There has recently been much evidence to support the definition of gestational sleep apnea. During pregnancy, many women experience disruptions in their sleep patterns related to the physical and emotional changes in pregnancy. Although these are common in pregnancy, they can be damaging to both the mother and baby.
Now a new, large study gives us better evidence than ever about the significance of these effects. It shows that women with sleep apnea and other sleep disorders experience a much higher rate of preterm births, more than twice the risk of early preterm birth.
Researchers are hopeful, however, because sleep apnea and other sleep disorders are a potentially modifiable risk factor. Treating them could reduce risks.
A Large Study with Detailed Findings
Other studies have been done on the link between sleep apnea and preterm birth (defined as birth at 37 weeks or before), but none with as large a sample size as this one. This study was run out of the University of California San Francisco, with access to data from the entire state. They were able to take 2265 women with a sleep disorder diagnosis (less than 1% of the total sample), and match each one with multiple controls who had similar other risk factors for preterm birth–such as previous preterm birth, smoking, hypertension, etc–but no sleep disorder. This allowed them to separate the effects of other factors so that they could distinguish the sleep effect.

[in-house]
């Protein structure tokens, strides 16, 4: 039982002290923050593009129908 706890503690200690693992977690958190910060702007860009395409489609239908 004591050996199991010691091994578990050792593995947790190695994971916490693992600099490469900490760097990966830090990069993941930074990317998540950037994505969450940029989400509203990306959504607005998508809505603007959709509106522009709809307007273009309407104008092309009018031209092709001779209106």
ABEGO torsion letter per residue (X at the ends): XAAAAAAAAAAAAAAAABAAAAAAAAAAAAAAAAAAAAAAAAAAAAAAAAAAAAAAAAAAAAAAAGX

The sample size was so large that they were able to distinguish between the effects of sleep apnea and insomnia. They found that women without a sleep disorder had a 10.9% risk of preterm birth, while those with a sleep disorder had a 14.6% risk. The relative risk was 1.3 times higher for insomnia and 1.5 times higher for sleep apnea. For early preterm birth (34 weeks and before), the relative risk was just under 2.0 for insomnia, and slightly higher for sleep apnea.
Better Diagnosis and Treatment Needed
One thing that surprised researchers is the low diagnosis of sleep disorders among the population. Other studies have estimated that the incidence of obstructive sleep apnea in pregnant women may be as high as 19.7% in the third trimester. This means that more than 95% of pregnant women with sleep apnea are going undiagnosed.
Doubtless, part of the reason for this is that some level of sleep disruption is expected during pregnancy. However, doctors need to be more aware of the symptoms and risks of sleep apnea for pregnant women. Simple screening tools could be used to help identify women who would benefit from additional diagnosis.
And when sleep apnea is detected, women need to be given good treatment options. Although CPAP is a good treatment, it can take up to two months to adapt to, which may make oral appliances a more practical front-line treatment for most women experiencing sleep apnea during pregnancy. More studies are needed to show the effectiveness of the treatment and how it might impact the health effects of sleep apnea.